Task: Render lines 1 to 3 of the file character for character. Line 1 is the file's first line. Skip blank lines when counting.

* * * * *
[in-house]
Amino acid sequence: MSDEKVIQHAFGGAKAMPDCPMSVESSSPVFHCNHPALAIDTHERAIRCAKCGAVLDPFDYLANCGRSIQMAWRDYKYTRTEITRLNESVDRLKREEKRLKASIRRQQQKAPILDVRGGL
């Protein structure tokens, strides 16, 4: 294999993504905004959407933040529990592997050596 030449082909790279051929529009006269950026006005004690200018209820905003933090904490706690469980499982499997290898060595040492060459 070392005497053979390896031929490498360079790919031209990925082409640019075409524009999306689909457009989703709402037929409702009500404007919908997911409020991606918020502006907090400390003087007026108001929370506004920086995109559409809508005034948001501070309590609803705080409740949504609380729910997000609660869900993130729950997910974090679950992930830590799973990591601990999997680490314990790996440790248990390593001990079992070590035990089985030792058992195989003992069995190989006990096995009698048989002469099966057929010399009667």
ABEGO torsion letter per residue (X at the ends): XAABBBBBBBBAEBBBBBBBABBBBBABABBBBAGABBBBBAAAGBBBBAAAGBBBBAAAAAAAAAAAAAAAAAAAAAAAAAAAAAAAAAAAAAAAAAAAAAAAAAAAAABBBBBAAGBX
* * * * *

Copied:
[in-house]
Amino acid sequence: MSDEKVIQHAFGGAKAMPDCPMSVESSSPVFHCNHPALAIDTHERAIRCAKCGAVLDPFDYLANCGRSIQMAWRDYKYTRTEITRLNESVDRLKREEKRLKASIRRQQQKAPILDVRGGL
């Protein structure tokens, strides 16, 4: 294999993504905004959407933040529990592997050596 030449082909790279051929529009006269950026006005004690200018209820905003933090904490706690469980499982499997290898060595040492060459 070392005497053979390896031929490498360079790919031209990925082409640019075409524009999306689909457009989703709402037929409702009500404007919908997911409020991606918020502006907090400390003087007026108001929370506004920086995109559409809508005034948001501070309590609803705080409740949504609380729910997000609660869900993130729950997910974090679950992930830590799973990591601990999997680490314990790996440790248990390593001990079992070590035990089985030792058992195989003992069995190989006990096995009698048989002469099966057929010399009667």